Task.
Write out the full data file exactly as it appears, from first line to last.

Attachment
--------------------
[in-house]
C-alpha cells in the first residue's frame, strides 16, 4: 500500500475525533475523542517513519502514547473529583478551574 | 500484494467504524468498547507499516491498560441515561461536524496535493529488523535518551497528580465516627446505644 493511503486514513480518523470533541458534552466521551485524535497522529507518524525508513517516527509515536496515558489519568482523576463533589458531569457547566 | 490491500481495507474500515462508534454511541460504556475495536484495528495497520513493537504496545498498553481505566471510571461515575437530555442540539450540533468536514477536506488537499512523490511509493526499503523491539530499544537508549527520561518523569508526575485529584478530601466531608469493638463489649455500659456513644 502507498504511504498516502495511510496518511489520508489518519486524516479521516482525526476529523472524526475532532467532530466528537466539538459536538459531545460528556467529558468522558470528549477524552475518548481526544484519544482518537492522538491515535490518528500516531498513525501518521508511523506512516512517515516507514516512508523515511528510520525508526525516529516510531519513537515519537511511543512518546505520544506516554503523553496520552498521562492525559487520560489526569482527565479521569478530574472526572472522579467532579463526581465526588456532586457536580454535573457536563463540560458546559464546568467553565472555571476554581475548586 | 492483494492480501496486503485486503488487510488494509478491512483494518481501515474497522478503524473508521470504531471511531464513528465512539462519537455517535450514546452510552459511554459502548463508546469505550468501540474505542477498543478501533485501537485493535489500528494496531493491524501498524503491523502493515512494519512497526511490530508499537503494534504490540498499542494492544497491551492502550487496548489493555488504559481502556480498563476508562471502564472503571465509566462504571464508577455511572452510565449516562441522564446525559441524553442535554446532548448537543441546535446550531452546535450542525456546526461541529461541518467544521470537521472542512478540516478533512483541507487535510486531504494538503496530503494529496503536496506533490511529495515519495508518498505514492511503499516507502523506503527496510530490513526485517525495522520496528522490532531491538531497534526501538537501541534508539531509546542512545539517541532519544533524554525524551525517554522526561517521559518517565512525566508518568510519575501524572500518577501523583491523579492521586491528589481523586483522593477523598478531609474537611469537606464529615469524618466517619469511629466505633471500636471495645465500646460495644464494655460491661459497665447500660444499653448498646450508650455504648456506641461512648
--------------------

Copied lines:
[in-house]
C-alpha cells in the first residue's frame, strides 16, 4: 500500500475525533475523542517513519502514547473529583478551574 | 500484494467504524468498547507499516491498560441515561461536524496535493529488523535518551497528580465516627446505644 493511503486514513480518523470533541458534552466521551485524535497522529507518524525508513517516527509515536496515558489519568482523576463533589458531569457547566 | 490491500481495507474500515462508534454511541460504556475495536484495528495497520513493537504496545498498553481505566471510571461515575437530555442540539450540533468536514477536506488537499512523490511509493526499503523491539530499544537508549527520561518523569508526575485529584478530601466531608469493638463489649455500659456513644 502507498504511504498516502495511510496518511489520508489518519486524516479521516482525526476529523472524526475532532467532530466528537466539538459536538459531545460528556467529558468522558470528549477524552475518548481526544484519544482518537492522538491515535490518528500516531498513525501518521508511523506512516512517515516507514516512508523515511528510520525508526525516529516510531519513537515519537511511543512518546505520544506516554503523553496520552498521562492525559487520560489526569482527565479521569478530574472526572472522579467532579463526581465526588456532586457536580454535573457536563463540560458546559464546568467553565472555571476554581475548586 | 492483494492480501496486503485486503488487510488494509478491512483494518481501515474497522478503524473508521470504531471511531464513528465512539462519537455517535450514546452510552459511554459502548463508546469505550468501540474505542477498543478501533485501537485493535489500528494496531493491524501498524503491523502493515512494519512497526511490530508499537503494534504490540498499542494492544497491551492502550487496548489493555488504559481502556480498563476508562471502564472503571465509566462504571464508577455511572452510565449516562441522564446525559441524553442535554446532548448537543441546535446550531452546535450542525456546526461541529461541518467544521470537521472542512478540516478533512483541507487535510486531504494538503496530503494529496503536496506533490511529495515519495508518498505514492511503499516507502523506503527496510530490513526485517525495522520496528522490532531491538531497534526501538537501541534508539531509546542512545539517541532519544533524554525524551525517554522526561517521559518517565512525566508518568510519575501524572500518577501523583491523579492521586491528589481523586483522593477523598478531609474537611469537606464529615469524618466517619469511629466505633471500636471495645465500646460495644464494655460491661459497665447500660444499653448498646450508650455504648456506641461512648